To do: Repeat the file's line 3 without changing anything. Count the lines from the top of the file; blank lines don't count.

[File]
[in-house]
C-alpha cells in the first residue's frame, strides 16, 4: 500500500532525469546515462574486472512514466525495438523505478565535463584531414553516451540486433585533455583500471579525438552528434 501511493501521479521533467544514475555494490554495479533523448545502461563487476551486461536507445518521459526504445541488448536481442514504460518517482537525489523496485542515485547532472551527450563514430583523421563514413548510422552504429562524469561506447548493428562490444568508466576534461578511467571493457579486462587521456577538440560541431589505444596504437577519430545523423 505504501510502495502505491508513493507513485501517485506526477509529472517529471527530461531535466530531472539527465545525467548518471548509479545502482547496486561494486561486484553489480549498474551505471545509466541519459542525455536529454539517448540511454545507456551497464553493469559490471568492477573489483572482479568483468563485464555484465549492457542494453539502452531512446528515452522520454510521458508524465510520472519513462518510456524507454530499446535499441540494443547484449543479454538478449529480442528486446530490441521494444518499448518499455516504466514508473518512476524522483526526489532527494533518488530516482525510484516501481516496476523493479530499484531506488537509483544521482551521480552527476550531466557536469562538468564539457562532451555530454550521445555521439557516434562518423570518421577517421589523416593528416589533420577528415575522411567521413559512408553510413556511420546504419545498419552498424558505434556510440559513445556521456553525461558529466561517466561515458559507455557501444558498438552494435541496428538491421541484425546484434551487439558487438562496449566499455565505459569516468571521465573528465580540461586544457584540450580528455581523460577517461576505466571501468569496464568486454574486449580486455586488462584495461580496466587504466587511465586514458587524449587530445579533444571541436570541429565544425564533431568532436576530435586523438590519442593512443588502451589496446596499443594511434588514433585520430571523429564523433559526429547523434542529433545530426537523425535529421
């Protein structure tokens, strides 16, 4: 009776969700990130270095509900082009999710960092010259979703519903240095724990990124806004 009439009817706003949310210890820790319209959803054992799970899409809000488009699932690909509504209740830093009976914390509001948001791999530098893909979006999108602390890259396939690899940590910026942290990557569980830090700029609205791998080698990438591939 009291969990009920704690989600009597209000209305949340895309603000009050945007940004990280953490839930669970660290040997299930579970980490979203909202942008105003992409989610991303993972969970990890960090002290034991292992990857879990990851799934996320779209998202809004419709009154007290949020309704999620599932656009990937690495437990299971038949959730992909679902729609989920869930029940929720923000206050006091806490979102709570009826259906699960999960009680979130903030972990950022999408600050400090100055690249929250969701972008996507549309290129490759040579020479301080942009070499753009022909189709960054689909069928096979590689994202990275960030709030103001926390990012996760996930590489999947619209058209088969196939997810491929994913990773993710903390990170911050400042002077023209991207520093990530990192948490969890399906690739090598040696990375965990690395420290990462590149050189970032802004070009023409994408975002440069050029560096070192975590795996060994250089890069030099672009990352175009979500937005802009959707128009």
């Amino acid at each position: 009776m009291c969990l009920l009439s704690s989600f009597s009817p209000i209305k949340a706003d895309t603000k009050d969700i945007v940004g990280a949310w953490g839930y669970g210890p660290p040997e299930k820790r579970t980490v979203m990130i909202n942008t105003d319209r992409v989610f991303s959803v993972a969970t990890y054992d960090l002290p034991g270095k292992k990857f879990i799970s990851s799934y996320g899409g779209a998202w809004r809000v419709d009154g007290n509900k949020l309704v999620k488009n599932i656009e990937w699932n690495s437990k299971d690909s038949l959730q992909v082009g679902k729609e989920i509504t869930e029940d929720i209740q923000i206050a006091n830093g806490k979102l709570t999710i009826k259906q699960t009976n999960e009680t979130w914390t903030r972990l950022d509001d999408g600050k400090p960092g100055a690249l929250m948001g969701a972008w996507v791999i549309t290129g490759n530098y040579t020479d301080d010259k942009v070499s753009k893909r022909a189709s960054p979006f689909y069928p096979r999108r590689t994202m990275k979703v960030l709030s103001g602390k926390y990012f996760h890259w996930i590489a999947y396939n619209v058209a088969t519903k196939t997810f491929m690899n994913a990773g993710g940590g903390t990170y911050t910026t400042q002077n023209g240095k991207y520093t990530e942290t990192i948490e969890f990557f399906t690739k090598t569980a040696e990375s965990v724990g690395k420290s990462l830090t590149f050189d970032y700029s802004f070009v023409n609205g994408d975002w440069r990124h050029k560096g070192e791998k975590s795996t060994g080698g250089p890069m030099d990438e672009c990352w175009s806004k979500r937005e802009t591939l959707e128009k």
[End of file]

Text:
């Protein structure tokens, strides 16, 4: 009776969700990130270095509900082009999710960092010259979703519903240095724990990124806004 009439009817706003949310210890820790319209959803054992799970899409809000488009699932690909509504209740830093009976914390509001948001791999530098893909979006999108602390890259396939690899940590910026942290990557569980830090700029609205791998080698990438591939 009291969990009920704690989600009597209000209305949340895309603000009050945007940004990280953490839930669970660290040997299930579970980490979203909202942008105003992409989610991303993972969970990890960090002290034991292992990857879990990851799934996320779209998202809004419709009154007290949020309704999620599932656009990937690495437990299971038949959730992909679902729609989920869930029940929720923000206050006091806490979102709570009826259906699960999960009680979130903030972990950022999408600050400090100055690249929250969701972008996507549309290129490759040579020479301080942009070499753009022909189709960054689909069928096979590689994202990275960030709030103001926390990012996760996930590489999947619209058209088969196939997810491929994913990773993710903390990170911050400042002077023209991207520093990530990192948490969890399906690739090598040696990375965990690395420290990462590149050189970032802004070009023409994408975002440069050029560096070192975590795996060994250089890069030099672009990352175009979500937005802009959707128009």